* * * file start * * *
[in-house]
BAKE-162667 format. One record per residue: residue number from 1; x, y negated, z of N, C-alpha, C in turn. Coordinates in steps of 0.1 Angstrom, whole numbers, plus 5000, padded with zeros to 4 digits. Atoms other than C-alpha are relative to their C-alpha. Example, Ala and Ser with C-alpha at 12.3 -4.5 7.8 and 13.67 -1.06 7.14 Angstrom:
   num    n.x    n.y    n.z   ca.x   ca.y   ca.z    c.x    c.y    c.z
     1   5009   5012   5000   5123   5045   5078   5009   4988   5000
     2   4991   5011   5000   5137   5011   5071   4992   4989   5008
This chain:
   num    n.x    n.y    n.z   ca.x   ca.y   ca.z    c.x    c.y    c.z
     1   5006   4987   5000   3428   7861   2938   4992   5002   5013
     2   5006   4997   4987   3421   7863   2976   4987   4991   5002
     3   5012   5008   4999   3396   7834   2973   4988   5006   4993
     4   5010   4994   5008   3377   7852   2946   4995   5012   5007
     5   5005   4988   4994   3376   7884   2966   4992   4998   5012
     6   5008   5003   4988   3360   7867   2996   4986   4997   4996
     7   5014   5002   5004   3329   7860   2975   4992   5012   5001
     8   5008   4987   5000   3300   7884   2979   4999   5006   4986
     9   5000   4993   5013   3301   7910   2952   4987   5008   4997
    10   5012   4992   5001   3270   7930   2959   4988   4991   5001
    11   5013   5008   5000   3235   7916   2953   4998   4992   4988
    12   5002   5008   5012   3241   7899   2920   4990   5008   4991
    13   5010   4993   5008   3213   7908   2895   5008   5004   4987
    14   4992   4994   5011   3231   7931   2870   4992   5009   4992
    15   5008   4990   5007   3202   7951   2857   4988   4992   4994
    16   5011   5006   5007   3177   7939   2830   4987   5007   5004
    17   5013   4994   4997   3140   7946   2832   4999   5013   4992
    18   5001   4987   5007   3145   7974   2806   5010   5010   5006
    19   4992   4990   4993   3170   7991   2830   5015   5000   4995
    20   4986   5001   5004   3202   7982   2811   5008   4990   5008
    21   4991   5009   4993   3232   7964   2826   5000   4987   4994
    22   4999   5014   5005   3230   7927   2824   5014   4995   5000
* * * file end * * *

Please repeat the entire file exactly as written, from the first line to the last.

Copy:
[in-house]
BAKE-162667 format. One record per residue: residue number from 1; x, y negated, z of N, C-alpha, C in turn. Coordinates in steps of 0.1 Angstrom, whole numbers, plus 5000, padded with zeros to 4 digits. Atoms other than C-alpha are relative to their C-alpha. Example, Ala and Ser with C-alpha at 12.3 -4.5 7.8 and 13.67 -1.06 7.14 Angstrom:
   num    n.x    n.y    n.z   ca.x   ca.y   ca.z    c.x    c.y    c.z
     1   5009   5012   5000   5123   5045   5078   5009   4988   5000
     2   4991   5011   5000   5137   5011   5071   4992   4989   5008
This chain:
   num    n.x    n.y    n.z   ca.x   ca.y   ca.z    c.x    c.y    c.z
     1   5006   4987   5000   3428   7861   2938   4992   5002   5013
     2   5006   4997   4987   3421   7863   2976   4987   4991   5002
     3   5012   5008   4999   3396   7834   2973   4988   5006   4993
     4   5010   4994   5008   3377   7852   2946   4995   5012   5007
     5   5005   4988   4994   3376   7884   2966   4992   4998   5012
     6   5008   5003   4988   3360   7867   2996   4986   4997   4996
     7   5014   5002   5004   3329   7860   2975   4992   5012   5001
     8   5008   4987   5000   3300   7884   2979   4999   5006   4986
     9   5000   4993   5013   3301   7910   2952   4987   5008   4997
    10   5012   4992   5001   3270   7930   2959   4988   4991   5001
    11   5013   5008   5000   3235   7916   2953   4998   4992   4988
    12   5002   5008   5012   3241   7899   2920   4990   5008   4991
    13   5010   4993   5008   3213   7908   2895   5008   5004   4987
    14   4992   4994   5011   3231   7931   2870   4992   5009   4992
    15   5008   4990   5007   3202   7951   2857   4988   4992   4994
    16   5011   5006   5007   3177   7939   2830   4987   5007   5004
    17   5013   4994   4997   3140   7946   2832   4999   5013   4992
    18   5001   4987   5007   3145   7974   2806   5010   5010   5006
    19   4992   4990   4993   3170   7991   2830   5015   5000   4995
    20   4986   5001   5004   3202   7982   2811   5008   4990   5008
    21   4991   5009   4993   3232   7964   2826   5000   4987   4994
    22   4999   5014   5005   3230   7927   2824   5014   4995   5000